On the municipal level, he recommends better public transportation so low-income people can get to grocery stores that sell healthy food instead of depending on transit that takes more than 30 minutes each way.
And on the macro level, Glazier believes there are options for government policy that would fight obesity. For example, governments could tax unhealthy food and use that money to subsidize nutritious food, he said.
“We are looking at the first generation in history (today’s teens) that will not live longer than their parents because this generation is much more obese, they have very unhealthy lifestyles and don’t have any physical activity in the course of a day,” Glazier said.
Dennis Raphael, a professor of health policy and management at York University, has published numerous studies concluding that poverty is the main cause of diabetes.
Raphael argues that the only way to put a dent in the explosive growth of the disease is to focus on social justice — and the jobs that allow people to emerge from poverty.
“The better argument is to say that today’s generation will not be as healthy as we are because of growing income inequality, insecure employment and a lack of affordable housing,” he said.
The myth, he said, is that governments can intervene on obesity and “that would make everything fine.”
“In Scandinavia, governments recognize that it all has to do with deprivation, so they do everything they can to deal with it at the source.”
Dr. Joshua Tepper, an assistant deputy minister with Ontario’s health ministry agrees that poverty is a leading cause of diabetes.
“As a family doctor who works with inner city health populations every week, I would certainly agree with that . . . . The nature of poverty makes the risk higher and . . . it makes management of the disease much harder.”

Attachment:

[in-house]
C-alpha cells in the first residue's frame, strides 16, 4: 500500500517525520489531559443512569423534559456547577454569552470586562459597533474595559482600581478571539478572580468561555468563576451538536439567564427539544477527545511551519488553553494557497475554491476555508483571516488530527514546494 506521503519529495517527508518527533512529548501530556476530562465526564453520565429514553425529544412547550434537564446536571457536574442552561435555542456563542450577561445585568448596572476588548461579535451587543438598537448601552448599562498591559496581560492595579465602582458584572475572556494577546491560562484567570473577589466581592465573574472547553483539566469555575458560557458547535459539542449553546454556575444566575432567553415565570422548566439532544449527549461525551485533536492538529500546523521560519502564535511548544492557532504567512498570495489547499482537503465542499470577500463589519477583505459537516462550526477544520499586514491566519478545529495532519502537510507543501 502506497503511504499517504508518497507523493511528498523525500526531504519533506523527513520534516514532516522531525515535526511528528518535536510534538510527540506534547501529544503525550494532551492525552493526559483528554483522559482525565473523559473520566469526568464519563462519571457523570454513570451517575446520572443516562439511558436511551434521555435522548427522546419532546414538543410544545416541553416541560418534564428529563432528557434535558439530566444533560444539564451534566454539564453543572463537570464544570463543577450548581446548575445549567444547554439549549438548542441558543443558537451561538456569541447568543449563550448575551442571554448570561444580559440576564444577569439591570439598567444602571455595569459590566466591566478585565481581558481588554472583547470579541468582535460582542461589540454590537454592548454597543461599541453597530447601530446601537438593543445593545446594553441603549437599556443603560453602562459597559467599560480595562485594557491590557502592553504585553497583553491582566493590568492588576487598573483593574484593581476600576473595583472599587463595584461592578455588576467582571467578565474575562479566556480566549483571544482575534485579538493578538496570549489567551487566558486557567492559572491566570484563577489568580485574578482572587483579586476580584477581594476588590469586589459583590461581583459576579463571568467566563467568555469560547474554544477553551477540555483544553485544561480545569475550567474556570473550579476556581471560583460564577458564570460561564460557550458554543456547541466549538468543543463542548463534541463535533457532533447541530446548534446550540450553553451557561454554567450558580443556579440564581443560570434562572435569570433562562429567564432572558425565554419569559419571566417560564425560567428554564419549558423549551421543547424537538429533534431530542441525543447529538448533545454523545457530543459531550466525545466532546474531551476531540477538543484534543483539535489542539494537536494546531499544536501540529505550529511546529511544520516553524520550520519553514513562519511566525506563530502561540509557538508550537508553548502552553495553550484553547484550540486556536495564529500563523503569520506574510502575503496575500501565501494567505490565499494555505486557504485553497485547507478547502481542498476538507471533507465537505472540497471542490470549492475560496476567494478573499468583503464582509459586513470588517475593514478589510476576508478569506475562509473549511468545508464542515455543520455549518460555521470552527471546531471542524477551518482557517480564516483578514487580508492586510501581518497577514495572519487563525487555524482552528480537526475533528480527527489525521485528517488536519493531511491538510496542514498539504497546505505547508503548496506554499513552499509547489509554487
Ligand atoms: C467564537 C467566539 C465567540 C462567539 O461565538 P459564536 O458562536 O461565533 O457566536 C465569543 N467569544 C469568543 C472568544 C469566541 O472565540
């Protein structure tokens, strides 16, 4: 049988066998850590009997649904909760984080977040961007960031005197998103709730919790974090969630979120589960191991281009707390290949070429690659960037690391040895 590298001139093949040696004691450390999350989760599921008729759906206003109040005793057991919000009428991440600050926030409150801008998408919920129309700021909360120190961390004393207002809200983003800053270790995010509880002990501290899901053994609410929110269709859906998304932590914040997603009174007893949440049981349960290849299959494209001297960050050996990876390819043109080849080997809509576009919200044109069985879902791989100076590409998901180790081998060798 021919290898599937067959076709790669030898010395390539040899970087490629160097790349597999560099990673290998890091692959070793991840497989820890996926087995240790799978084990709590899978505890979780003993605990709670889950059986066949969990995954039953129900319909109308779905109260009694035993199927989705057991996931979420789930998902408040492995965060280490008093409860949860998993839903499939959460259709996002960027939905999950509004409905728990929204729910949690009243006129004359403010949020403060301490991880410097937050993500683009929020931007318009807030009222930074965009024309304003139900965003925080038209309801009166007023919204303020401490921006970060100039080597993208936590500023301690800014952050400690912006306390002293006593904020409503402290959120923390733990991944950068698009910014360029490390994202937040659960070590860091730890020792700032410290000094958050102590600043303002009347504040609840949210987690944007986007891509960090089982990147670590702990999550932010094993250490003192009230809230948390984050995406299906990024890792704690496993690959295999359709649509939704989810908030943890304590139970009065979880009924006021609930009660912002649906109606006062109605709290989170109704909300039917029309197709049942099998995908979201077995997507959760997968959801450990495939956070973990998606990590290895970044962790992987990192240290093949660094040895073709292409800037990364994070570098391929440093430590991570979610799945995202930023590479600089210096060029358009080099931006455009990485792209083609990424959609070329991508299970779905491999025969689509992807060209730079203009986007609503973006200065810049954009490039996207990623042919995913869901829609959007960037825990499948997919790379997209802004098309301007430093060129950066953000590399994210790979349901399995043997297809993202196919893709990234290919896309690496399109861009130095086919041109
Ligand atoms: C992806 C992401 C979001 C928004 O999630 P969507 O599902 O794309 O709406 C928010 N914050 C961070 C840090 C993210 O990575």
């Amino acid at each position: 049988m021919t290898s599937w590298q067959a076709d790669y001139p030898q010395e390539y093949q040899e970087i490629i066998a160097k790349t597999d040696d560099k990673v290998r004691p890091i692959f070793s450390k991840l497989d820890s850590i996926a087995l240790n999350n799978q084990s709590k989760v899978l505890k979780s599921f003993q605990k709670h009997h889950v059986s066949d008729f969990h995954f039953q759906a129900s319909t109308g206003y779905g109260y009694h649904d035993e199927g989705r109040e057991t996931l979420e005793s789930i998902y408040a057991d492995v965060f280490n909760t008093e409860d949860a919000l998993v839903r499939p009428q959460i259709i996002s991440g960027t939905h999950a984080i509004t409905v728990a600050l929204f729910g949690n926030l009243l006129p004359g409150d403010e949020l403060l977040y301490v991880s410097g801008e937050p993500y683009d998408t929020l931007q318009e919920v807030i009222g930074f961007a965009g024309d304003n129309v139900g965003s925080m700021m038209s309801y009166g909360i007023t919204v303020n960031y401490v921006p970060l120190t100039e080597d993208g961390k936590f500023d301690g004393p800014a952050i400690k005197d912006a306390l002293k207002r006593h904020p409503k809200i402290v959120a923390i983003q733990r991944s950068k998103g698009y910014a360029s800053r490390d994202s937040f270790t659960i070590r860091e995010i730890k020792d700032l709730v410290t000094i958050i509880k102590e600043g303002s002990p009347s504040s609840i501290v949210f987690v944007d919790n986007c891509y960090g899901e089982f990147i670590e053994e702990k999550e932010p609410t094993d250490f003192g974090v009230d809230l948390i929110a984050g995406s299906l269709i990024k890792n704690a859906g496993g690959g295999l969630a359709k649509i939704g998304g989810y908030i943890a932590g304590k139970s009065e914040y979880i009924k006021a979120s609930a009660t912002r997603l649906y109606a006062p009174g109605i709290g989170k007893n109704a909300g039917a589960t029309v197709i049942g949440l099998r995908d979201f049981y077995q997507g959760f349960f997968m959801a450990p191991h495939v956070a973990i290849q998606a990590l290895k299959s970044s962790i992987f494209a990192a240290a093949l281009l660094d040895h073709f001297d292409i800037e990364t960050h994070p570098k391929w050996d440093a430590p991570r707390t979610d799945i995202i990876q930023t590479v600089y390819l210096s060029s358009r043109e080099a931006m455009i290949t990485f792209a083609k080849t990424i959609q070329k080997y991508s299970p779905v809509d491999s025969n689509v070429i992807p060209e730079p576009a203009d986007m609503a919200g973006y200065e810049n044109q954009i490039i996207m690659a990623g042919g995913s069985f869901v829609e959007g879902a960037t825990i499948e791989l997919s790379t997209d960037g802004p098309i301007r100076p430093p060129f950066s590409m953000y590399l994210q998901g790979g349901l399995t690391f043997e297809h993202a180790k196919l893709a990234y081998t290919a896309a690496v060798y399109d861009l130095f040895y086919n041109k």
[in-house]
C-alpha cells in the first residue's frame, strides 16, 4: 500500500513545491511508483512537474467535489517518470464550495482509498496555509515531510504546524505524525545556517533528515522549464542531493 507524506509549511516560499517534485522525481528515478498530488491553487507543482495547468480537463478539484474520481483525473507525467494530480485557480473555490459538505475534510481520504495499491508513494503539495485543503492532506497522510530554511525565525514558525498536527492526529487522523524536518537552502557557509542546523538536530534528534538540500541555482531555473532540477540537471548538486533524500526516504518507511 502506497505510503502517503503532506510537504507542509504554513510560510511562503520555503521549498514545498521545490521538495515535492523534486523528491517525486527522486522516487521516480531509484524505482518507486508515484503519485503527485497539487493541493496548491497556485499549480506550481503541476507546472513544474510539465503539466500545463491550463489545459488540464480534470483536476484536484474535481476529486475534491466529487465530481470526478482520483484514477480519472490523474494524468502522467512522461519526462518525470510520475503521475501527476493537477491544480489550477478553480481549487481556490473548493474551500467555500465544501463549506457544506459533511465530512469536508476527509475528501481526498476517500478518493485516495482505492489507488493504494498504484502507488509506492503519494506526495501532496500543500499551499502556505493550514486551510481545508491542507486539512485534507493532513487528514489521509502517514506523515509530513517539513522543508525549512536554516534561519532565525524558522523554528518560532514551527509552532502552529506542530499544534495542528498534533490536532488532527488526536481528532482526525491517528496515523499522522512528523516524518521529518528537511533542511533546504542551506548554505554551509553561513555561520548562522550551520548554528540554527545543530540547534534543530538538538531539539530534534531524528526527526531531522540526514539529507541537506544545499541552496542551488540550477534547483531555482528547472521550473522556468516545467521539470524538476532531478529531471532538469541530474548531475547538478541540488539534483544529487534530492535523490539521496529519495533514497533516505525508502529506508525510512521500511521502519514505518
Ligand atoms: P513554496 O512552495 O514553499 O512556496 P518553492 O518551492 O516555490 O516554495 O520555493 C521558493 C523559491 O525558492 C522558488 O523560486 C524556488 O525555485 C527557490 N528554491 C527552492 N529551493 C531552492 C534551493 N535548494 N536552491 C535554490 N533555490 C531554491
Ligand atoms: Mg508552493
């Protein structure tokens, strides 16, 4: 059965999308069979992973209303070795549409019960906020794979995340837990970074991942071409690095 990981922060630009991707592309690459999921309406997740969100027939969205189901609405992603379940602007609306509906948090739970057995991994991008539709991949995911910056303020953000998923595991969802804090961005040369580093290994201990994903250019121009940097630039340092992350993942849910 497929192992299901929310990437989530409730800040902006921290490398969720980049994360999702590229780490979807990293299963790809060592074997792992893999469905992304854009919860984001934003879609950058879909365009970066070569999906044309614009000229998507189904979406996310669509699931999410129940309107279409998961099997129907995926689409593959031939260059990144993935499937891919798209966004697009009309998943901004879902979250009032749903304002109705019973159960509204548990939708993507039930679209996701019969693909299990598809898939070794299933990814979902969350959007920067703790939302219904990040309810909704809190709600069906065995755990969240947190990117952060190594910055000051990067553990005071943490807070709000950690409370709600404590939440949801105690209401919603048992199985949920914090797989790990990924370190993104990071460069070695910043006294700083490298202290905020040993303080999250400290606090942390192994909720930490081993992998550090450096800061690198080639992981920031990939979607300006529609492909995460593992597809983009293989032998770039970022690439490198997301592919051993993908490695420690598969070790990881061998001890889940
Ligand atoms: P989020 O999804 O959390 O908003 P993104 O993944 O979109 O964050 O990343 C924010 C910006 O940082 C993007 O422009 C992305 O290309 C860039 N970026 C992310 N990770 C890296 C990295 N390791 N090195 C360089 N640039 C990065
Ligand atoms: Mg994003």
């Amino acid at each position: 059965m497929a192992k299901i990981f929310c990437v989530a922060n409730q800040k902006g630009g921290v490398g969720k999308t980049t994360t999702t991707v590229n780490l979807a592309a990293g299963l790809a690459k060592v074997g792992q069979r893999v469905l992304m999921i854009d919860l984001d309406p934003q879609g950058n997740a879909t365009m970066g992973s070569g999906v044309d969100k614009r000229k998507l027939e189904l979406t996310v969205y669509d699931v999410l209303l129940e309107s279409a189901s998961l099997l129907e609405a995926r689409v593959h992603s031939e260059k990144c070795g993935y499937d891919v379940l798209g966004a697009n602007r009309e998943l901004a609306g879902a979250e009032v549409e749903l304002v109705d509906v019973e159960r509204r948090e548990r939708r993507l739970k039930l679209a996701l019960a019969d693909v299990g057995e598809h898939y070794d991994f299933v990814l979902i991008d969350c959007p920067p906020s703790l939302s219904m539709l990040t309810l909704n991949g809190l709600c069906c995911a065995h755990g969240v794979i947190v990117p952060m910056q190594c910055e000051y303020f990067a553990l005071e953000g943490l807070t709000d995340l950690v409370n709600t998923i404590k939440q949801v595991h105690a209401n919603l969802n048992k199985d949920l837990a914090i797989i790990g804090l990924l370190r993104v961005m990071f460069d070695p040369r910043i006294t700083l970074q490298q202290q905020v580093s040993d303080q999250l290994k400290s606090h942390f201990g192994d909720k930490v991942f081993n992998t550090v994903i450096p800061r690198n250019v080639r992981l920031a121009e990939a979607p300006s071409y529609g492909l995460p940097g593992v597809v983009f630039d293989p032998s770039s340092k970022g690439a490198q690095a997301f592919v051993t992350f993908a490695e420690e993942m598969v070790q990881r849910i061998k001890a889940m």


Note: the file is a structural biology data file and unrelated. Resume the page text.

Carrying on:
Tepper says the government is pushing forward with a four-year, $740-million plan to fight diabetes. It began in 2008 and involves education programs, connects diabetics to healthcare providers and targets at-risk immigrant and aboriginal groups through public health or religious leaders.
Even incremental success has a major impact, Tepper said.
For example, a one percent reduction in long-term blood sugar levels can lead to a 16 percent reduction in congestive heart failure and a 14 percent reduction in heart attacks, he said.
“That is the really large and important silver lining,” Tepper said.
Cloutier, of the Canadian Diabetes Association, says his organization is pushing governments for sweeping change he says is necessary because almost 12 per of the population will suffer from diabetes in 2020.
“At that point, it is considered a significant disease, catastrophic in nature. It is no longer just a health concern, but also a societal concern,” he said.
While the association lobbies for a high-level campaign, along with prevention strategies for at-risk groups and those prone to complications, front-line workers such as Michelle Westin are focused on one person at a time.
Westin is a health worker at the Black Creek Community Health Centre in Toronto’s west end, in one of Toronto’s poorest neighbourhoods, where diabetes rates are very high.
Westin said she watches her clients struggle to manage the disease, forced to choose between groceries or diabetes test strips, which can cost almost a $1 a strip — a problem if they need to test their blood three to five times a day.
“It is definitely a balancing act,” Westin said. “People have to make choices. It is something we come across quite often.”
Westin said the health centre runs numerous programs to help diabetics manage the disease, and has a dietician who teaches people how to shop for the groceries and cook healthy food.
For those who already live under the weight of poverty, getting the diagnosis of diabetes can be terrifying.
“But,” she said, “I also see an incredible resilience.”
Edgar Dawson in Scarborough says, “I try not to think about it too much, I just do the best I can.”